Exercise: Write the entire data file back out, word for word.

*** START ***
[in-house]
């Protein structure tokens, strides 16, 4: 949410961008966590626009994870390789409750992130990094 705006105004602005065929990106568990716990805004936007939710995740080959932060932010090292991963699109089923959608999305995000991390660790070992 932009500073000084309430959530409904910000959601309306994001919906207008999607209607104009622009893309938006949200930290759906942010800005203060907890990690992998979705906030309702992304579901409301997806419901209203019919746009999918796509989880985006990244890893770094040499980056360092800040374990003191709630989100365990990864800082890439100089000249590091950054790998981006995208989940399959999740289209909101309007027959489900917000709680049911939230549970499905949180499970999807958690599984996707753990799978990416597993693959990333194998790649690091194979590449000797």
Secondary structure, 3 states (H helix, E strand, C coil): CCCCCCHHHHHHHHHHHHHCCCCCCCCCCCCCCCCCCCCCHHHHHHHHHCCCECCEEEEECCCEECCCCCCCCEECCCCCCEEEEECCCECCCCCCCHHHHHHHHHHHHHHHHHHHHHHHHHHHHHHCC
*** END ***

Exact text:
[in-house]
């Protein structure tokens, strides 16, 4: 949410961008966590626009994870390789409750992130990094 705006105004602005065929990106568990716990805004936007939710995740080959932060932010090292991963699109089923959608999305995000991390660790070992 932009500073000084309430959530409904910000959601309306994001919906207008999607209607104009622009893309938006949200930290759906942010800005203060907890990690992998979705906030309702992304579901409301997806419901209203019919746009999918796509989880985006990244890893770094040499980056360092800040374990003191709630989100365990990864800082890439100089000249590091950054790998981006995208989940399959999740289209909101309007027959489900917000709680049911939230549970499905949180499970999807958690599984996707753990799978990416597993693959990333194998790649690091194979590449000797």
Secondary structure, 3 states (H helix, E strand, C coil): CCCCCCHHHHHHHHHHHHHCCCCCCCCCCCCCCCCCCCCCHHHHHHHHHCCCECCEEEEECCCEECCCCCCCCEECCCCCCEEEEECCCECCCCCCCHHHHHHHHHHHHHHHHHHHHHHHHHHHHHHCC